Why you need your own space on the Web

The other day I encountered a tweet by a well-known Norwegian C++ programmer, Patricia Aas on Net Neutrality and we exchanged a few mentions regarding that very topic. She was trying to make a case for the use of web browsers over apps, citing serial abuse by app owners.

These days, social media platforms seem to have come to a head. The era of innocent social media fun and banter seems to be over. The violation of this innocence probably began with the Arab Spring, when Twitter rose to prominence as a powerful tool for political activism. During the rise of ISIL, and then ISIS, merchants of death began to make audacious appearances on the same site. Then came the US 2016 elections and the fallout from the Cambridge Analytica affair, which resulted in much hue and cry about election interference.

Social media is toast. All the same, we still flock to the watering holes, most of us oblivious of the crocodiles that lay in wait (or perhaps many are just too thirsty to even care).

Nowadays social media giants wield a lot of power, power that they derive from other people’s data. I am not saying that they are doing any thing wrong. I am convinced that the onus lies on the users not to do themselves a disservice when they totally trust and depend on these companies. It seems we are in a time where people simply refuse to accept responsibility for they own lives.

And this is why many have lost out. How many, like me, lost all their data after MySpace was sold? What about all the time invested in Google Plus? How many remember how Facebook vowed not to mash up WhatsApp data with that of the parent company, only to break that promise a few years later? Some people get banned or suspended for their harmless political views, simply because some “fact checker” at a company disagrees with them — does something have to be consensual before being accepted as a fact and how bland is social interaction without dissent?

Am I advocating the avoidance of social media sites? Absolutely not. That they have done us all a good service is not in doubt. After all, this post is written on WordPress.com, a social blogging site. What I am saying is that we, the consumers, need to start playing smart with our use of these services. There are 2 simple things I have started to do that could help:

  1. Have a strategy for regularly backing up ALL your data from social media sites.
  2. Develop your own space. Start off by buying a domain. Host your own website — and it doesn’t have to be anything fancy — and work to mirror your social media content

What do you think?

Photo by Nikita Kachanovsky on Unsplash

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Another Excel Horror Story

I was trying to create a list of officially approved Health Maintenance Organisations (HMOs) in Nigeria. After jotting down what data I wanted to collect and creating a schema, I paused to decide on how to initiate the approach. I wanted to first of all have it as a CSV file and then figured that the cheapest way to start would be to be “graphical” about it. I opted to go for MS Excel, since I could easily save the results in the desired format. After all, I’m an Office 365 subscriber, so why not give it a try?

If you know anything about me, you are probably aware of my aversion to Excel. After a long romance, our separation was both violent and traumatic. But today I said to myself that I would not be unduly nasty and give it a shot. I told myself, there is no doubt that Excel is a great application and it’s used my millions with great effect.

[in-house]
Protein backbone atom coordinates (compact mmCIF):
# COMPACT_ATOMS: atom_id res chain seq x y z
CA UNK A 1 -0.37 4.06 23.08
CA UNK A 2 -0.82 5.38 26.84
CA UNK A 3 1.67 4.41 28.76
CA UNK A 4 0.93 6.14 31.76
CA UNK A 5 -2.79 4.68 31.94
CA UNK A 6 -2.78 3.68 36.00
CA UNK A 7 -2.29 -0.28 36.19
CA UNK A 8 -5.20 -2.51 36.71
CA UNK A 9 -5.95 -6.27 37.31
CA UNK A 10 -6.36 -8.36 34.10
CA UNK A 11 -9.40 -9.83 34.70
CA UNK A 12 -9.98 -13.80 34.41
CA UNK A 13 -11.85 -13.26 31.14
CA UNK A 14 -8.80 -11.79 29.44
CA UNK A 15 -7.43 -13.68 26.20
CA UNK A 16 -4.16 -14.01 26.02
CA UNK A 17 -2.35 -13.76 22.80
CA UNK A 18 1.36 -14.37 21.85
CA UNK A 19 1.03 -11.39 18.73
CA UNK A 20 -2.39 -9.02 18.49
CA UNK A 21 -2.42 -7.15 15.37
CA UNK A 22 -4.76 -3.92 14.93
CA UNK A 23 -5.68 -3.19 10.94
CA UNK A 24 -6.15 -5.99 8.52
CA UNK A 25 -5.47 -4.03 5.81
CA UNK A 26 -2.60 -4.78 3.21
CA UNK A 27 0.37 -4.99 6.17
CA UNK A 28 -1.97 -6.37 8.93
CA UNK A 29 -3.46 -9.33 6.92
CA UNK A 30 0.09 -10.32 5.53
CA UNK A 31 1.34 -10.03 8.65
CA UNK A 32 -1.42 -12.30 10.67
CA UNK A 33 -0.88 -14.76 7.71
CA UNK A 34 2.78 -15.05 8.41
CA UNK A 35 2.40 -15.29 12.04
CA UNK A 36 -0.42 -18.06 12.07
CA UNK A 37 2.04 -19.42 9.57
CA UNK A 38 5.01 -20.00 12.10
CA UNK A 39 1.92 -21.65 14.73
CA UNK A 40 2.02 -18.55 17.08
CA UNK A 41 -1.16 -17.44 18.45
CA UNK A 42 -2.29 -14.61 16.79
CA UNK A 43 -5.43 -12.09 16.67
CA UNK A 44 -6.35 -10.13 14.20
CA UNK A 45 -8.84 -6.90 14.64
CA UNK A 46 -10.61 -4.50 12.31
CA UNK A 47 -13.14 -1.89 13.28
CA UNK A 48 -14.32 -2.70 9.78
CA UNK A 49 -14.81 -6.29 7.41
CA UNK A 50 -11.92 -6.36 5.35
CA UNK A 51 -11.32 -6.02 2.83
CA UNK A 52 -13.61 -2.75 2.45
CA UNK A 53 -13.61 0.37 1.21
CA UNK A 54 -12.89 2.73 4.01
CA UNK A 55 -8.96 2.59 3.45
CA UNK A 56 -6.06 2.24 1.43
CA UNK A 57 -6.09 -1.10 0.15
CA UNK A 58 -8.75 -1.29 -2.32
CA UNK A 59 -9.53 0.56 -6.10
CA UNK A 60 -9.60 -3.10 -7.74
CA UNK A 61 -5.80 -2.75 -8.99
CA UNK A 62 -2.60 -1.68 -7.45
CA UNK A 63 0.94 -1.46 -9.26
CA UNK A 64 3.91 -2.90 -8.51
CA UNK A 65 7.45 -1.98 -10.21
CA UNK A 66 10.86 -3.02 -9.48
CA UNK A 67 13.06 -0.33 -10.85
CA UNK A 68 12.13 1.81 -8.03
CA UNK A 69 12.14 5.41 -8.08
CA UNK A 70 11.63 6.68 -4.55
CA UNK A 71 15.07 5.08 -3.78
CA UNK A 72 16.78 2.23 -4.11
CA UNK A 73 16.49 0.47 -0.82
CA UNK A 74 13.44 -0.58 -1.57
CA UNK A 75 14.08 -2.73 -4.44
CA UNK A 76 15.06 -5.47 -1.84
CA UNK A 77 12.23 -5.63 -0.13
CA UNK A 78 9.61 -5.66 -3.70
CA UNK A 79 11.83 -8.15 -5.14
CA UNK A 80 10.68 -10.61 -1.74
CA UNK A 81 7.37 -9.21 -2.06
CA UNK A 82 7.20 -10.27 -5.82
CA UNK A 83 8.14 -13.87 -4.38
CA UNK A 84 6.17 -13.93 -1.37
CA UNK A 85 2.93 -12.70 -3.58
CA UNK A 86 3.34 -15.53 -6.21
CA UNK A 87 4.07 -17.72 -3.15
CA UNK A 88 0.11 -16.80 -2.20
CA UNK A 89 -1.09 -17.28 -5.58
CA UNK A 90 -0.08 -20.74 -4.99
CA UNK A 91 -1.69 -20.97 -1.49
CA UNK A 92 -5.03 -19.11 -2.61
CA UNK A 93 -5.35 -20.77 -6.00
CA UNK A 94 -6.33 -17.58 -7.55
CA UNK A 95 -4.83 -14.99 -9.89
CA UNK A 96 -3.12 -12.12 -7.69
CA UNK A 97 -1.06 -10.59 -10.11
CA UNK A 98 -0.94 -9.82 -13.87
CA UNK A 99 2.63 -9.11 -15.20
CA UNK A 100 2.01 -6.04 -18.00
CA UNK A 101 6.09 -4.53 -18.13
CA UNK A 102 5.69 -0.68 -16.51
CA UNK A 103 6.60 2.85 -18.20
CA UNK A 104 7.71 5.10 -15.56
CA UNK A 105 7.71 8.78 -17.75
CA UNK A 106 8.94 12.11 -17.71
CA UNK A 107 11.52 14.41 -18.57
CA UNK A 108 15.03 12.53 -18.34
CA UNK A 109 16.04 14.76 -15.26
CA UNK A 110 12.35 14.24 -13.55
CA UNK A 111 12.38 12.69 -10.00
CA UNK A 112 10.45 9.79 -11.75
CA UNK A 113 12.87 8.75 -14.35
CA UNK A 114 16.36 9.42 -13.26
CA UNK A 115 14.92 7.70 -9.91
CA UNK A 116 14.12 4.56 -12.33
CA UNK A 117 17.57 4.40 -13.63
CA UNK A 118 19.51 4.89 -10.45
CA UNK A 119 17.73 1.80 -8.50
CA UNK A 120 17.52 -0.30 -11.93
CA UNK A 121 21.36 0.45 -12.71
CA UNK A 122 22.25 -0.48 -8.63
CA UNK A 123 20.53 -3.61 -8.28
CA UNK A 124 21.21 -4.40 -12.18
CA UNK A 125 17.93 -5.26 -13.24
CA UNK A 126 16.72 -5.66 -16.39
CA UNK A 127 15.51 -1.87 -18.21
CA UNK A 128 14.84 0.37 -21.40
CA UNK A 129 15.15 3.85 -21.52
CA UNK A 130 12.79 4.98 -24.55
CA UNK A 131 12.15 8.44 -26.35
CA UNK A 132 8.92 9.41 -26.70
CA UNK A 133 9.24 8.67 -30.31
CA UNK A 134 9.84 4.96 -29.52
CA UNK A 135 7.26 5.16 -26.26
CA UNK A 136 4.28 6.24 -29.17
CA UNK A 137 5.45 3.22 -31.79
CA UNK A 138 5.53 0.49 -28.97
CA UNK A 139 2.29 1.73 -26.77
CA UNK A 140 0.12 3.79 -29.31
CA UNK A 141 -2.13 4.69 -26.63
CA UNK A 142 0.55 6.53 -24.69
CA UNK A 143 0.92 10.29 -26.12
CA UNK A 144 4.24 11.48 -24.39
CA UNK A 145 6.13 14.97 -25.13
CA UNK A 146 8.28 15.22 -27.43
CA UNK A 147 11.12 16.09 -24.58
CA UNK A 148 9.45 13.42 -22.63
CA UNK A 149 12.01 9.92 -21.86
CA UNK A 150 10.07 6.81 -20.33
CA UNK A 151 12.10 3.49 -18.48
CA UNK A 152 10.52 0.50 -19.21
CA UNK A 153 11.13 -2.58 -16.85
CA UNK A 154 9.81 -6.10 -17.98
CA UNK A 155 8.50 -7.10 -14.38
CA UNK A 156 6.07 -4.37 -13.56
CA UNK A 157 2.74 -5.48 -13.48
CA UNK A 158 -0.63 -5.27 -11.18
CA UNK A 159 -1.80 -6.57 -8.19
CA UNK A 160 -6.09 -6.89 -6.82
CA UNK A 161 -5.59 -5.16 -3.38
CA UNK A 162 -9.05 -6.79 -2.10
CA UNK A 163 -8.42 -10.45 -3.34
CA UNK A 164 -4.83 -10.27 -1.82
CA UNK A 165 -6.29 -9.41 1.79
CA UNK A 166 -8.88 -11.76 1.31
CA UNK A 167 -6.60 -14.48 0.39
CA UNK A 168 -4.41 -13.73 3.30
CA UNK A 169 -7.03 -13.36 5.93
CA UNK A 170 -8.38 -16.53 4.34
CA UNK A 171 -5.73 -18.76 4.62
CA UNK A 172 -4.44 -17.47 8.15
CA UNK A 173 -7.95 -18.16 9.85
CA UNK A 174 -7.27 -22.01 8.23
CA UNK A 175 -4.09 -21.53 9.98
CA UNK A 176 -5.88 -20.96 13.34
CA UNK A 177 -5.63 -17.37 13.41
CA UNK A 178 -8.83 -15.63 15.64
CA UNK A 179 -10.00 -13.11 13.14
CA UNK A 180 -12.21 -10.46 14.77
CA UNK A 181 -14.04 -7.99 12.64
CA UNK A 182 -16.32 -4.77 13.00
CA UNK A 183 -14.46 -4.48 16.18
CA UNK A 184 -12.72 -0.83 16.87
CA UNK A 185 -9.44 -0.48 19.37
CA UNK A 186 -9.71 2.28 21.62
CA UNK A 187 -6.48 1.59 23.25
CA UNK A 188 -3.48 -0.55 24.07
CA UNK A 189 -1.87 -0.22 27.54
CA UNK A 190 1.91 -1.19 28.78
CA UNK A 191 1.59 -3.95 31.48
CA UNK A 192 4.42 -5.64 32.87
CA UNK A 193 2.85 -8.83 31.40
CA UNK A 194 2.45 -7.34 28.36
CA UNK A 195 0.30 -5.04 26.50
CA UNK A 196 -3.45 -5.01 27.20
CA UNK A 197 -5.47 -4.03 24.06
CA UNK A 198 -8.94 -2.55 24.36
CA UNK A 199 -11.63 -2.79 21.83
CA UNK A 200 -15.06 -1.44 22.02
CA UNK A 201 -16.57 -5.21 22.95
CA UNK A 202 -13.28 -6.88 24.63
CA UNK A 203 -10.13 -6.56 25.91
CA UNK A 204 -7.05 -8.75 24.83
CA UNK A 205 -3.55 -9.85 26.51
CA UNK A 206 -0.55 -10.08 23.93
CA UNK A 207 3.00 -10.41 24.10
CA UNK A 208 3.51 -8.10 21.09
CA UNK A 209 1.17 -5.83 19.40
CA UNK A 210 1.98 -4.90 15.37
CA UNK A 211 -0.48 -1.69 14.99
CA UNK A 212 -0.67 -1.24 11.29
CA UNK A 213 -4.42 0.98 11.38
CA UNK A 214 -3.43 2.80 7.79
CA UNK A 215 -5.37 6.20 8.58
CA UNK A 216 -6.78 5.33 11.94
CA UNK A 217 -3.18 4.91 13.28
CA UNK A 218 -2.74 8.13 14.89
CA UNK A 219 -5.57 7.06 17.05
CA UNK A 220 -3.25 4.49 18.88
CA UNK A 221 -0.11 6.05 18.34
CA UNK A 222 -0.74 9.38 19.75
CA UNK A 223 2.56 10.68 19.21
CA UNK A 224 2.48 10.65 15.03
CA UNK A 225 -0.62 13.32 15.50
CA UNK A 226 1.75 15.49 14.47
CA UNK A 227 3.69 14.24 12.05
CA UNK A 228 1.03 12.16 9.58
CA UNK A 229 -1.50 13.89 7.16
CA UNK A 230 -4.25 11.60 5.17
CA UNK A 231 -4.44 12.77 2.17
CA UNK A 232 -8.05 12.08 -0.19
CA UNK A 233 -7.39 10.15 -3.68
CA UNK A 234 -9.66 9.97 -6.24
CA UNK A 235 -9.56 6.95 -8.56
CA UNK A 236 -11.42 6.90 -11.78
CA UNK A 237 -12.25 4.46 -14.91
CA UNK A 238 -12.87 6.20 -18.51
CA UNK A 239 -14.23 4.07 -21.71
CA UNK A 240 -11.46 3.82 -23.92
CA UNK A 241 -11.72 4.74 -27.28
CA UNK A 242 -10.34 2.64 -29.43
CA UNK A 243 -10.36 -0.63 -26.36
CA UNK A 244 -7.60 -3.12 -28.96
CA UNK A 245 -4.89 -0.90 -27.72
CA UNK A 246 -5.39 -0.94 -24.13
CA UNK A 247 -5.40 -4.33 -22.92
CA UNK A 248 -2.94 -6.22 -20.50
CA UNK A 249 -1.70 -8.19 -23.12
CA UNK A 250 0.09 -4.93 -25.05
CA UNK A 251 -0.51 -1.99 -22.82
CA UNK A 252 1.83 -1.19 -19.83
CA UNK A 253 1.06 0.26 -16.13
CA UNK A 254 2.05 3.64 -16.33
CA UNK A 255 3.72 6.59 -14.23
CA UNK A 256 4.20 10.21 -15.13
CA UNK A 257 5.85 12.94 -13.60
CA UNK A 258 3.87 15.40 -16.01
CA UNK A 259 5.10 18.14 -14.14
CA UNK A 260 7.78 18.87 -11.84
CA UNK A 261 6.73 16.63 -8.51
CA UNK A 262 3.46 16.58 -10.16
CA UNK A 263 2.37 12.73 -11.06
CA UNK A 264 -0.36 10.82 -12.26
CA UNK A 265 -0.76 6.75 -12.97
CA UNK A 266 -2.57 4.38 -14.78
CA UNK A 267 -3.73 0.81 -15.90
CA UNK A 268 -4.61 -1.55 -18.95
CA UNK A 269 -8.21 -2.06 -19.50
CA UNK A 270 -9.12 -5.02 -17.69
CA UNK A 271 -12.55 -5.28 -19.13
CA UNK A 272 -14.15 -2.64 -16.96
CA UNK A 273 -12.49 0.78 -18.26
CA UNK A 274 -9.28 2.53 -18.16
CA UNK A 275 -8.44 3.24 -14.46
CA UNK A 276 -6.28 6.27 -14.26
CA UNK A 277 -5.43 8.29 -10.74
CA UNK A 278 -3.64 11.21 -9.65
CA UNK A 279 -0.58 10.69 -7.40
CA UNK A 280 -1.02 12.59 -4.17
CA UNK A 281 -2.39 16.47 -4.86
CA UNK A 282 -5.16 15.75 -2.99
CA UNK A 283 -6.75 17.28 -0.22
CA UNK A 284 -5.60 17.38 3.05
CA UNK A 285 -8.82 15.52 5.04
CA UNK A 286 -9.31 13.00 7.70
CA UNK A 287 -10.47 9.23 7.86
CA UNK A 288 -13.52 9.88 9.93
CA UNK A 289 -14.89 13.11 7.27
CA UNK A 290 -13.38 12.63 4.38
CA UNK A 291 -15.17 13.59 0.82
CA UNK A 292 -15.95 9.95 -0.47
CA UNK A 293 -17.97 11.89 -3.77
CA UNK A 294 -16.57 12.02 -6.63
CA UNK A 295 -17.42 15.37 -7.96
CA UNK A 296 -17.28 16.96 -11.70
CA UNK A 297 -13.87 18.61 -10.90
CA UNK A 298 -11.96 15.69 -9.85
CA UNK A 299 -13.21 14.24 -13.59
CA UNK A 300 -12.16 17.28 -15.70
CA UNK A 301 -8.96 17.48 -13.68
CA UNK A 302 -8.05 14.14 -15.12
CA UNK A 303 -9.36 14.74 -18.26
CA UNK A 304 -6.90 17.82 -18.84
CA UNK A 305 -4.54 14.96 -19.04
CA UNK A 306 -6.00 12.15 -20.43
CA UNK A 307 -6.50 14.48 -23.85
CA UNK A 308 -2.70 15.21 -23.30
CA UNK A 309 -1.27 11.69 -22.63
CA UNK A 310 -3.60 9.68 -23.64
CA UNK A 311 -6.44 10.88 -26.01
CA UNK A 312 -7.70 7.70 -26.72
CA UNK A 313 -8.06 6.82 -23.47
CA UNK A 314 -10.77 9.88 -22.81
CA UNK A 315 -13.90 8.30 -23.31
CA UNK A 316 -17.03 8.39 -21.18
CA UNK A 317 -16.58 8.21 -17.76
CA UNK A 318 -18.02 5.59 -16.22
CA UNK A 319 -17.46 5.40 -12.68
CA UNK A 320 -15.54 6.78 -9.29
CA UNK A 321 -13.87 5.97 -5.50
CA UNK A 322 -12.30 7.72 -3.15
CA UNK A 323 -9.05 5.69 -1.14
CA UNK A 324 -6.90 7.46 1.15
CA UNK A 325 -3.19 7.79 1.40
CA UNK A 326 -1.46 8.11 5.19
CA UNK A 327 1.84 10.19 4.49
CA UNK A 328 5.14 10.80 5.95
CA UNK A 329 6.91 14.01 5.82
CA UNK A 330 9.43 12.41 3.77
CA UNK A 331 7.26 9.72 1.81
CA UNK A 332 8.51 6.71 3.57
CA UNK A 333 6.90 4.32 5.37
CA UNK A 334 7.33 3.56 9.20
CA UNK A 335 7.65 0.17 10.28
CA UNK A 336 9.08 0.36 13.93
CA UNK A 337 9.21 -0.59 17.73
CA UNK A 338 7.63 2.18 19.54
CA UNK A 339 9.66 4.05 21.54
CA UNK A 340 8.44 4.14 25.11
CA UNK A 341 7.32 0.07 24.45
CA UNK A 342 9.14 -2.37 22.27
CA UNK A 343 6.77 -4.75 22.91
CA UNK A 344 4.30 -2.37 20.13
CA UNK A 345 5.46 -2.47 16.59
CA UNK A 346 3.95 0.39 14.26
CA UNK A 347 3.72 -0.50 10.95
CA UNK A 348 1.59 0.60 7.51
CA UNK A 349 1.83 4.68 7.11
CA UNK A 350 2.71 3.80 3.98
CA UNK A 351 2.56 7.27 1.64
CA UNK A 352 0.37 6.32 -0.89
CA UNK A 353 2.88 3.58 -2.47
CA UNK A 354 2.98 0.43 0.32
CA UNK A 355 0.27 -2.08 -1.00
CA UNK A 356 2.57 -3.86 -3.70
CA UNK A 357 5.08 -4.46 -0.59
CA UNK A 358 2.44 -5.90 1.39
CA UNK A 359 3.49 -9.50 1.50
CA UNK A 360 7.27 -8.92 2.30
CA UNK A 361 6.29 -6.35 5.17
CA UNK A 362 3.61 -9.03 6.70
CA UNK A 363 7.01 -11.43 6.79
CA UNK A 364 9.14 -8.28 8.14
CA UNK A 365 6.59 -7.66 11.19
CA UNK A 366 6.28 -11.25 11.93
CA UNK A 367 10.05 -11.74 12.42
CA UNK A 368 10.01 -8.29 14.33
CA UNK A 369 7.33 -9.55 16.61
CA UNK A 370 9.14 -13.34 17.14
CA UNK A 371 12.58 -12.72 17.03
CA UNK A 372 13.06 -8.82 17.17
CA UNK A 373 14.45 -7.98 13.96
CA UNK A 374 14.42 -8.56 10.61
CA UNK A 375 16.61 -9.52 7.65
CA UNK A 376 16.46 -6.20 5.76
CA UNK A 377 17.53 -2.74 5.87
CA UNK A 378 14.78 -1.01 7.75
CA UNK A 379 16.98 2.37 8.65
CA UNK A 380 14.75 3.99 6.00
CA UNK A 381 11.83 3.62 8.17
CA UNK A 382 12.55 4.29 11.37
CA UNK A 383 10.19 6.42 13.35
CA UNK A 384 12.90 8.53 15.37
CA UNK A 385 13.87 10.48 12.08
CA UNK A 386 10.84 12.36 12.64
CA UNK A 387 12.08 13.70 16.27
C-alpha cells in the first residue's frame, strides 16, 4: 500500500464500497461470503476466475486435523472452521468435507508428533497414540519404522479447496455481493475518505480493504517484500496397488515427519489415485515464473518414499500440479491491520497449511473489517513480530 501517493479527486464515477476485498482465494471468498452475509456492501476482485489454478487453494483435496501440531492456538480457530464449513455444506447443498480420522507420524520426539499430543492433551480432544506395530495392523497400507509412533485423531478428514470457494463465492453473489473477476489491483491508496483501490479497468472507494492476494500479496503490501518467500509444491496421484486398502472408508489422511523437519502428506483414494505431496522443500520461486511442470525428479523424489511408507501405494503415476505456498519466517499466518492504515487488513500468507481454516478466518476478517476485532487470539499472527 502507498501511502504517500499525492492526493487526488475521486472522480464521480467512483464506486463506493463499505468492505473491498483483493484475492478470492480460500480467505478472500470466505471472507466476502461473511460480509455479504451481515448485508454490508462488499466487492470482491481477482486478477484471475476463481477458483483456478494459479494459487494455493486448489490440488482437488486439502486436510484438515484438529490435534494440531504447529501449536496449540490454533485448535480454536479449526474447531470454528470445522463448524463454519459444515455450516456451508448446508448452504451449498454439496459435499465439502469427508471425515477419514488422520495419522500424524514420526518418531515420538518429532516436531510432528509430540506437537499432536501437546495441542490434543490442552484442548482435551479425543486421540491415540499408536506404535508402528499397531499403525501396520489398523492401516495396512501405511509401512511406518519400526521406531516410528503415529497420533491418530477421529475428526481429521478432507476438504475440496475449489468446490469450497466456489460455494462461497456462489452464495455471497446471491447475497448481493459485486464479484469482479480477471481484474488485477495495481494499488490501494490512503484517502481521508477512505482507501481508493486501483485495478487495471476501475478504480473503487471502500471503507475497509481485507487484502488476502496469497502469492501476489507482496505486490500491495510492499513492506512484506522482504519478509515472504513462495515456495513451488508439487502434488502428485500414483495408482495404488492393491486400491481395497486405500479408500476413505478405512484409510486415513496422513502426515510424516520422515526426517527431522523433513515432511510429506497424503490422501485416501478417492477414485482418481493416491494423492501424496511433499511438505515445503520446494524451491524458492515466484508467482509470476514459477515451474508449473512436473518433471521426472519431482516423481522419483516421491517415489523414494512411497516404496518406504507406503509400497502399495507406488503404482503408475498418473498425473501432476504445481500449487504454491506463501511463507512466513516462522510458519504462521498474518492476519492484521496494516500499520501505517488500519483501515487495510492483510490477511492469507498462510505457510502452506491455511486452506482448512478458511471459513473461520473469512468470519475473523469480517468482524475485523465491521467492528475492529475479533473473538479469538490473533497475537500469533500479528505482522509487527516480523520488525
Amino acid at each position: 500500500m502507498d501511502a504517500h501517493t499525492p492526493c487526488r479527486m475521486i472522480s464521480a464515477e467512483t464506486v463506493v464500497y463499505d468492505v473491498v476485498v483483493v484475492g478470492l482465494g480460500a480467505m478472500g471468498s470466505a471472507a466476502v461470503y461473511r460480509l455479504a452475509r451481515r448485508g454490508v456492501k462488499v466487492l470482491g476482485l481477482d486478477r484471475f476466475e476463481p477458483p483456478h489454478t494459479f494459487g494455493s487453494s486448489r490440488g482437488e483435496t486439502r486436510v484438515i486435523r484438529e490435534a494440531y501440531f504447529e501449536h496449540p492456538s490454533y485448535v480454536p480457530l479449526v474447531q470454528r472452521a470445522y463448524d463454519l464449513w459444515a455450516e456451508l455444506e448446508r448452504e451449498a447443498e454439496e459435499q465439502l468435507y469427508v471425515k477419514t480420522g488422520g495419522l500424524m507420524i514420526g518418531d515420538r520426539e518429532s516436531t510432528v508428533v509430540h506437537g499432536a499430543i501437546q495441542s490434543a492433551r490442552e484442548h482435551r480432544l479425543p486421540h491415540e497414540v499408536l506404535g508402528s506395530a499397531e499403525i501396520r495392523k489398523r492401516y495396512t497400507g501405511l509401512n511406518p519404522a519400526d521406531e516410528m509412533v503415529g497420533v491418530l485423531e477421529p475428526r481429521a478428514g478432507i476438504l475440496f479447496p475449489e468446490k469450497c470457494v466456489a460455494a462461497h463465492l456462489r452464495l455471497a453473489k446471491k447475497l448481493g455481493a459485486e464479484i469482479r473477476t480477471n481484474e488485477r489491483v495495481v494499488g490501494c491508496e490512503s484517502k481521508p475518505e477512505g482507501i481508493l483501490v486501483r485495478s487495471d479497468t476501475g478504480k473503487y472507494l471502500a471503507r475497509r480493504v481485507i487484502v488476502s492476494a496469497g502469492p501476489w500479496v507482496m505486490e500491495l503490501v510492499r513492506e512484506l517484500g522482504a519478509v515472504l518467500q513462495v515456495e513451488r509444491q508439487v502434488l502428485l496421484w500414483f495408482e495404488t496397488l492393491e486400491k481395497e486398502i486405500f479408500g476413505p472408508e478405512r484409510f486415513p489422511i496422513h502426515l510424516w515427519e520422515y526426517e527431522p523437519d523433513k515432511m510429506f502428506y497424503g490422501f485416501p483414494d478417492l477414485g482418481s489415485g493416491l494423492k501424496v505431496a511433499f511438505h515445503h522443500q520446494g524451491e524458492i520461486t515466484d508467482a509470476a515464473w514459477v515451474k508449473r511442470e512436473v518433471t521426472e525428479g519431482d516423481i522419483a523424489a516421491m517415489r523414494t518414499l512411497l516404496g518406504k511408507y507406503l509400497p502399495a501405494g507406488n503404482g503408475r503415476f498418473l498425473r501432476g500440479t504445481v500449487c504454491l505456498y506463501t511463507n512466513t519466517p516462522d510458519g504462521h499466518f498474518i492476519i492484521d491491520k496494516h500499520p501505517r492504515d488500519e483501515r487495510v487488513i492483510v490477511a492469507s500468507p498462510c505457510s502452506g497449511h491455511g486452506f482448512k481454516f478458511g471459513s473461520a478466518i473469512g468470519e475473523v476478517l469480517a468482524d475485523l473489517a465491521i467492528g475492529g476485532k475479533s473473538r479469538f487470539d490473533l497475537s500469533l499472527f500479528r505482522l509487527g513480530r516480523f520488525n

I found the website of the National Health Insurance Scheme (NHIS) and the page that lists the HMOs. Good. I could have two windows open, the web page on the left and Excel on the right, plug into some good music and in a few minutes of copy-pasting, I should be able to acquire the data.

After a few minutes — and when I got to the phone numbers — Excel started off with one of our old quarrels. Somehow, we could never get to agree on how to handle phone numbers. First, it turned the numbers into scientific notation. Then I tried to set the input type from “General” to “Text” to allow, leading zeros. Then I had to click on the action prompt to indicate that I didn’t want formatted text. Even though I applied my settings to the columns that were to accept phone numbers, whenever I hit the next row, I had to start all over again. Arrrrrgh!

I now chastised myself for thinking that Excel was a changed person. How stupid I was! So I had to vent…

Sometimes we do silly things but don’t know why. This was one of them. I’m reasonably comfortable with R, and practically kicked myself knowing that with the rvest package, and a little peeping around for HTML tags and/or CSS selectors using the SelectorGadget, I could more efficiently grab the data I so badly needed.

Here’s the code I eventually used to get the job done:

library(rvest)

nhisHtml <- read_html("https://www.nhis.gov.ng/hmo-contacts/")

tableTag <- html_nodes(nhisHtml, "table")
tblElements <- html_table(tableTag)
myDf <- tblElements[[1]]
write.csv(myDf, "data.csv")

What on earth was I thinking to even attempt using Excel for this task?

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Employees Are Poor

I’ve known this for a while, since reading Robert Kiyosaki’s bestseller Rich Dad, Poor Dad 16 years ago–an employee is poor or conversely, you can never create wealth from job working for another person. Today I saw it in the book of Truth, the Holy Bible.

In 1 Samuel chapter 2, the woman Hannah delivered a highly inspired speech in the course of prayer and it contains many gems of wisdom. The one that caught my eye regarding this topic is found in verse 5:

Those who once had plenty of food now must work for food, but people who were hungry are hungry no more.–1 Samuel 2:5a (New Century Version)